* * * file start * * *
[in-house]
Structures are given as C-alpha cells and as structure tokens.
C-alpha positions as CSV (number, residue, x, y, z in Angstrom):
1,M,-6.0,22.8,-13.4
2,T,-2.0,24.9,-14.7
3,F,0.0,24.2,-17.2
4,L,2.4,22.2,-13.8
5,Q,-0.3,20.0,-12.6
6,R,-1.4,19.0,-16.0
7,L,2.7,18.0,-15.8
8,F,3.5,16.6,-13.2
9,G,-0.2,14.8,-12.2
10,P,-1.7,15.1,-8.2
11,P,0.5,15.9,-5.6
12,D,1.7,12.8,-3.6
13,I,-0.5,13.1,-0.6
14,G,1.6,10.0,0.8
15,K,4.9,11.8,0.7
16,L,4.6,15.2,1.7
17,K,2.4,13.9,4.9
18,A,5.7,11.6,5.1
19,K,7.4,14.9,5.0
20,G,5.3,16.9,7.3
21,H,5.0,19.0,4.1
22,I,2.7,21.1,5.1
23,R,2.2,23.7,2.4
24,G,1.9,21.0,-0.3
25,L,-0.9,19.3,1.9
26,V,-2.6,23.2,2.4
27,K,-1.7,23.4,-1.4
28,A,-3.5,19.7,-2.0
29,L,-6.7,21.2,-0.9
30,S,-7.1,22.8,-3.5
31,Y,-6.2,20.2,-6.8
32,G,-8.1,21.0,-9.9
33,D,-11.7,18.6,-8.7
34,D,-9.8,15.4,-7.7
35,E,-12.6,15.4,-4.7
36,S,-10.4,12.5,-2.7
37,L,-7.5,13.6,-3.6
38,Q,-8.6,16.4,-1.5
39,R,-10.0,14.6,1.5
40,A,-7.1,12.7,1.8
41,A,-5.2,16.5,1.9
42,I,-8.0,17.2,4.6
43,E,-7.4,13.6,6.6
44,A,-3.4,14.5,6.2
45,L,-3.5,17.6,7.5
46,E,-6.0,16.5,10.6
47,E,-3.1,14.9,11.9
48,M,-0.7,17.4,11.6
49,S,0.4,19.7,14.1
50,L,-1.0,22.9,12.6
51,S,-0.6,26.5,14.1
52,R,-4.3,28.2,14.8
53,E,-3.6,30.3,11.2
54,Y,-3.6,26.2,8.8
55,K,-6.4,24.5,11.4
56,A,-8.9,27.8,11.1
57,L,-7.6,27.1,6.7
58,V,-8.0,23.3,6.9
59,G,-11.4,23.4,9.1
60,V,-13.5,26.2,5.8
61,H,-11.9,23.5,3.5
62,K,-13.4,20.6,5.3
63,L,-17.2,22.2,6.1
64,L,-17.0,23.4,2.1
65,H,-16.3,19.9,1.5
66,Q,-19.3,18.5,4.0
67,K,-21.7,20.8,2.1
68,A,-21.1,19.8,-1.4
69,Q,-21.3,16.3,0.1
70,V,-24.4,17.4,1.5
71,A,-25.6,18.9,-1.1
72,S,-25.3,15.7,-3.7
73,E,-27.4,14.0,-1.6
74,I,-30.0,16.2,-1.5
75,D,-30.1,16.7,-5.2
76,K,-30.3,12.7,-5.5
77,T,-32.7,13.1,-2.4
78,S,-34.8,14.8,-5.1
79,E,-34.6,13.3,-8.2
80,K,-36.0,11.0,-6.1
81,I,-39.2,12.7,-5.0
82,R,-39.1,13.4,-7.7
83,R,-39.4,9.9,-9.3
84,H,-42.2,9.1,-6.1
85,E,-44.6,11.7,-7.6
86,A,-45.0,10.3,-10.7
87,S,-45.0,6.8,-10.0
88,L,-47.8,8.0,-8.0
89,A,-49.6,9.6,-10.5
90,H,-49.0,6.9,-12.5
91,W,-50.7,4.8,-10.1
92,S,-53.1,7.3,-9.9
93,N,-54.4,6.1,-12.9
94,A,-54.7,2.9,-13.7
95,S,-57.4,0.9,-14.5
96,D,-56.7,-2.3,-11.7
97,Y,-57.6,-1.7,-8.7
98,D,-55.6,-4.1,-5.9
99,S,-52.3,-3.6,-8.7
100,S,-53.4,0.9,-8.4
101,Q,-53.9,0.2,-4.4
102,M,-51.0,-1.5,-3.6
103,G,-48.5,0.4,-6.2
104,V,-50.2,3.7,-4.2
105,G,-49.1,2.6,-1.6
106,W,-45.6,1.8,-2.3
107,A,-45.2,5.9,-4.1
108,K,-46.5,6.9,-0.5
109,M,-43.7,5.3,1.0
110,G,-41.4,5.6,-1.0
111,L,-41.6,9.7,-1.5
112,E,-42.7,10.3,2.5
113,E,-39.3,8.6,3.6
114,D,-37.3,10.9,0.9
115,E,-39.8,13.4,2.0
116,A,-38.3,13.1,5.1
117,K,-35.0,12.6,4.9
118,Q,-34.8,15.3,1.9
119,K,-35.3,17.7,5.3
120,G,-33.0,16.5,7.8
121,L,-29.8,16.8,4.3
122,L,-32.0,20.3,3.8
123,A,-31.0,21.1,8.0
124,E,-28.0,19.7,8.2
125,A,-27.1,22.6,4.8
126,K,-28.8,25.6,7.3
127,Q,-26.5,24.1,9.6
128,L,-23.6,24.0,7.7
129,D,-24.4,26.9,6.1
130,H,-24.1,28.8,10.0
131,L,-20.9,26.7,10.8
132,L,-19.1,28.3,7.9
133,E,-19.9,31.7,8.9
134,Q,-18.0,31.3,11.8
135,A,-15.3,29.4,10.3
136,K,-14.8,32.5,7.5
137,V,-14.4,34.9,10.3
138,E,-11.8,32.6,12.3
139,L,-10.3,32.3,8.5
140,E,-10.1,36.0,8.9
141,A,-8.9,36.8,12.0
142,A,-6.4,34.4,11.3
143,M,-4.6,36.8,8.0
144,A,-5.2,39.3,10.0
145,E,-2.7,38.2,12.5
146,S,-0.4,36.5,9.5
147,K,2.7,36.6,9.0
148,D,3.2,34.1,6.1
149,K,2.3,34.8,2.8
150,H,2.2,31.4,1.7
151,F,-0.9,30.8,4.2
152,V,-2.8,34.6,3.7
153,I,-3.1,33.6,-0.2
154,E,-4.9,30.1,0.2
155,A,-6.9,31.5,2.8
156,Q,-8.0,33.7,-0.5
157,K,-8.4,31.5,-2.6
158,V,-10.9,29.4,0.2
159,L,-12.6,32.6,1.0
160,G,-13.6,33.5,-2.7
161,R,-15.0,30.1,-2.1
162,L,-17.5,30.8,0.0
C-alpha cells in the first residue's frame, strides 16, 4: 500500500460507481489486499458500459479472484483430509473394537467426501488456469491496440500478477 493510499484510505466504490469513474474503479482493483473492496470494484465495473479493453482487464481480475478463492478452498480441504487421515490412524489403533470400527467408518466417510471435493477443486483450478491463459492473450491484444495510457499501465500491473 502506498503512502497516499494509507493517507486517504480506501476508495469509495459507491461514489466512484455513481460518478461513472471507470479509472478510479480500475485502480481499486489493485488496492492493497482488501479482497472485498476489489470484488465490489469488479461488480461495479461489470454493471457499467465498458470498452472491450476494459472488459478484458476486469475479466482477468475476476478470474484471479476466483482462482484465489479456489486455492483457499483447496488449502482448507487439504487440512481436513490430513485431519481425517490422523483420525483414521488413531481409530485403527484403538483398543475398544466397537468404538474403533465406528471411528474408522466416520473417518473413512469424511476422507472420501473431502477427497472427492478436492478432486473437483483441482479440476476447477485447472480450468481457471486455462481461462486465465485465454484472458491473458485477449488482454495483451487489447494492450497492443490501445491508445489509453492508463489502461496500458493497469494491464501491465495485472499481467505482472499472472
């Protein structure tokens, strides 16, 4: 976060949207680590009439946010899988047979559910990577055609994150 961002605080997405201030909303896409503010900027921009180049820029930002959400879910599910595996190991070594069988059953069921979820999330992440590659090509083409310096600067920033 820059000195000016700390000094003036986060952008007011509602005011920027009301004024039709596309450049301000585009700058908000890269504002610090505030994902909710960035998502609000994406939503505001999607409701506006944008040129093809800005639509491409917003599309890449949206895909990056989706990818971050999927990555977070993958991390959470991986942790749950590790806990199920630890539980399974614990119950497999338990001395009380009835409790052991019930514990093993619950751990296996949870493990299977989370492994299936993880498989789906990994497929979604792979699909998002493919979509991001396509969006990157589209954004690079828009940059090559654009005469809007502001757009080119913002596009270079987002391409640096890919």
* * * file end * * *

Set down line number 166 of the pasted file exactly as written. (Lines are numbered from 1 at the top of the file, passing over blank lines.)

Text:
C-alpha cells in the first residue's frame, strides 16, 4: 500500500460507481489486499458500459479472484483430509473394537467426501488456469491496440500478477 493510499484510505466504490469513474474503479482493483473492496470494484465495473479493453482487464481480475478463492478452498480441504487421515490412524489403533470400527467408518466417510471435493477443486483450478491463459492473450491484444495510457499501465500491473 502506498503512502497516499494509507493517507486517504480506501476508495469509495459507491461514489466512484455513481460518478461513472471507470479509472478510479480500475485502480481499486489493485488496492492493497482488501479482497472485498476489489470484488465490489469488479461488480461495479461489470454493471457499467465498458470498452472491450476494459472488459478484458476486469475479466482477468475476476478470474484471479476466483482462482484465489479456489486455492483457499483447496488449502482448507487439504487440512481436513490430513485431519481425517490422523483420525483414521488413531481409530485403527484403538483398543475398544466397537468404538474403533465406528471411528474408522466416520473417518473413512469424511476422507472420501473431502477427497472427492478436492478432486473437483483441482479440476476447477485447472480450468481457471486455462481461462486465465485465454484472458491473458485477449488482454495483451487489447494492450497492443490501445491508445489509453492508463489502461496500458493497469494491464501491465495485472499481467505482472499472472